ST. LOUIS, Missouri — Mayor Tishaura Jones (D-St. Louis) wants four more years in office.
As she approaches the two-year milestone in office, the first-term Democrat said she "absolutely" plans to run for re-election in 2025. Jones made her remarks on Wednesday during an exclusive interview with 5 On Your Side.
Jones was addressing the city's shrinking population, a troubling trend that persisted for decades and accelerated during the pandemic, according to data from the U.S. Census Bureau.
"I'm absolutely running for reelection, but I've only been here for less than two years at the time that we're talking," Jones said. "So population can't change that much in two years."
5 On Your Side Political Editor Mark Maxwell asked, "Is it fair for the public to evaluate whether population has grown from the time you took your office to the time you run for re-election?"
"I would say that's one way to measure our success, because if we look at the population decline, it's been declining since the 1950s," she said. "If we're looking at population to measure success of all of the mayors, then I guess we've all failed."
Last week, Jones rolled out her economic justice plan, which is funded in large part with federal funds from the American Rescue Plan Act. The strategic plan steers support to specific neighborhoods, targeting a racial divide in wealth and income.
An earlier draft of the economic justice plan said the city would encourage businesses to pitch in down payment money for workers to get into homes. Instead, the city's plan uses federal COVID-19 relief funds to do that.
The guiding document for restoring the city's economy lists "Grow the Population" as a key goal.
"St. Louis has put together these studies ... these plans ... these reports. But they sat on a desk and collected dust for years," she said. "We've taken a little bit from a lot of those reports and put it into action."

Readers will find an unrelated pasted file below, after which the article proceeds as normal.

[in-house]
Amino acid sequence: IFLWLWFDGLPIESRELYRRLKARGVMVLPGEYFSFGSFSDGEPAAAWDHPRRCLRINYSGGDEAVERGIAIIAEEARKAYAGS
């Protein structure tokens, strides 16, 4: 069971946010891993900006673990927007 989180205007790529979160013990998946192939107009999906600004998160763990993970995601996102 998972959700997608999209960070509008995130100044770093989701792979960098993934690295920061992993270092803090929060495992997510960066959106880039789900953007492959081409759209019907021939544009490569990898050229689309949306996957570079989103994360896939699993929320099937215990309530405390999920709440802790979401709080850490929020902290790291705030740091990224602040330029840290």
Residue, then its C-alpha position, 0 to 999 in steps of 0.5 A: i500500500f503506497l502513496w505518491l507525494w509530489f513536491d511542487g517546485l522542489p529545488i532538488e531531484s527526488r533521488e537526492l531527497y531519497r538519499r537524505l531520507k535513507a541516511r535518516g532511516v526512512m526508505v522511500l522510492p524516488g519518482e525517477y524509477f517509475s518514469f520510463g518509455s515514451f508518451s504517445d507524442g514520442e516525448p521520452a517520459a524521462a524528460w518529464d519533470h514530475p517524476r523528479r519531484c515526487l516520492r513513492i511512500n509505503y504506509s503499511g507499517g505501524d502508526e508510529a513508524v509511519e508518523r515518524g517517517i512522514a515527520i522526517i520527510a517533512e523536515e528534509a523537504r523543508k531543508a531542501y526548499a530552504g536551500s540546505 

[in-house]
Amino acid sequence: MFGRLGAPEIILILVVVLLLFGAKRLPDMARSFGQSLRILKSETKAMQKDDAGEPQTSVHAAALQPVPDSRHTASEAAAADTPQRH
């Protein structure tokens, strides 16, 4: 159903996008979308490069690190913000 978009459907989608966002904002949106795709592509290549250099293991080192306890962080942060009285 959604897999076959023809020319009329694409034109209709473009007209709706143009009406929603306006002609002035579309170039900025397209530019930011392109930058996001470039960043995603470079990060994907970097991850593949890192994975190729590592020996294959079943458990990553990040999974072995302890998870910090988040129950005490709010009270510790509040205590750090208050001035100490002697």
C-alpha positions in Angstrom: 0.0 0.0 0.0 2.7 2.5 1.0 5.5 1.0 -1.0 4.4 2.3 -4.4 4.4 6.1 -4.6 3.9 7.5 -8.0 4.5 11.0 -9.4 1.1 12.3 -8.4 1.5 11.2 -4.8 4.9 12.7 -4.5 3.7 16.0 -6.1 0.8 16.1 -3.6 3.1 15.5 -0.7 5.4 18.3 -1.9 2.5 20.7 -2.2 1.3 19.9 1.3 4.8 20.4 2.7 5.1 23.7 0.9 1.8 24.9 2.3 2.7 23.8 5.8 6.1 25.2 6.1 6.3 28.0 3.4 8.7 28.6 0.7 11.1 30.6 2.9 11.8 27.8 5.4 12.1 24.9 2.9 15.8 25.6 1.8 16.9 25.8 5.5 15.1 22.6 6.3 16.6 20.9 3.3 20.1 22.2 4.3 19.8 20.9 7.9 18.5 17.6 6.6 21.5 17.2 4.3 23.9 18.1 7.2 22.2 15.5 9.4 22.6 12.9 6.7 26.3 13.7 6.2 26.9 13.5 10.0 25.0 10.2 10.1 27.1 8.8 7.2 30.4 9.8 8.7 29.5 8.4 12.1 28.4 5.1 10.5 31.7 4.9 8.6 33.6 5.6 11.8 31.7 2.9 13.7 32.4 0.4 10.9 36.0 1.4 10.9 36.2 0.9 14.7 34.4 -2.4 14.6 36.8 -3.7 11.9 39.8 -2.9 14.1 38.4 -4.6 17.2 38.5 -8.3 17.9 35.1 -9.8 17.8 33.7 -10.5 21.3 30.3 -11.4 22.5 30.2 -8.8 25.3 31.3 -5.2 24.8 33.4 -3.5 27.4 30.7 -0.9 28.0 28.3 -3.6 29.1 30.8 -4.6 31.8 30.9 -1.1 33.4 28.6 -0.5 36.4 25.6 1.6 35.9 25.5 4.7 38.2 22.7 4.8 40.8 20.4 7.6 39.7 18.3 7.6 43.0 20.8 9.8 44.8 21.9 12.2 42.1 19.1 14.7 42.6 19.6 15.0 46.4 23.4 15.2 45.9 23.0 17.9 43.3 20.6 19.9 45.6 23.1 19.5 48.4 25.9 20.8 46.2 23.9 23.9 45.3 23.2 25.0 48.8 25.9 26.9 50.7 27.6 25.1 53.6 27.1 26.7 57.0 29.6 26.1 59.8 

The proposal suggests giving down payment assistance to new homeowners living at or near poverty levels can help reverse the city’s population loss.
The mayor suggested racism and a lack of opportunities drive Black residents to move out of the city. She also said education and jobs could keep people here or bring them back.
"When I talk to people that I know that have left St. Louis for other cities, it's opportunities," Jones said. "They feel like, you know, St. Louis still has a racial divide and racism is still alive and well here. You know, we have to have these difficult conversations about how we provide opportunities to people that don't look like us."
"How do we even the playing field for our educational opportunities?" she asked. "We have some of the best universities in the country right here in St. Louis. But what are we doing to attract our citizens to attend those universities and then stay here after they complete their degrees?"
During the 25-minute interview, Jones criticized the police push to strip her control of the department, she defended her long-term plans to reform the city's police and emergency response systems and said the city has made progress in restoring adequate levels of city services after disruptions during the pandemic.
"We're not at rock bottom. We're trying to prevent from getting to rock bottom," Jones said. "I think St. Louis is on the cusp right now of a wonderful opportunity and we have to get everybody on board."
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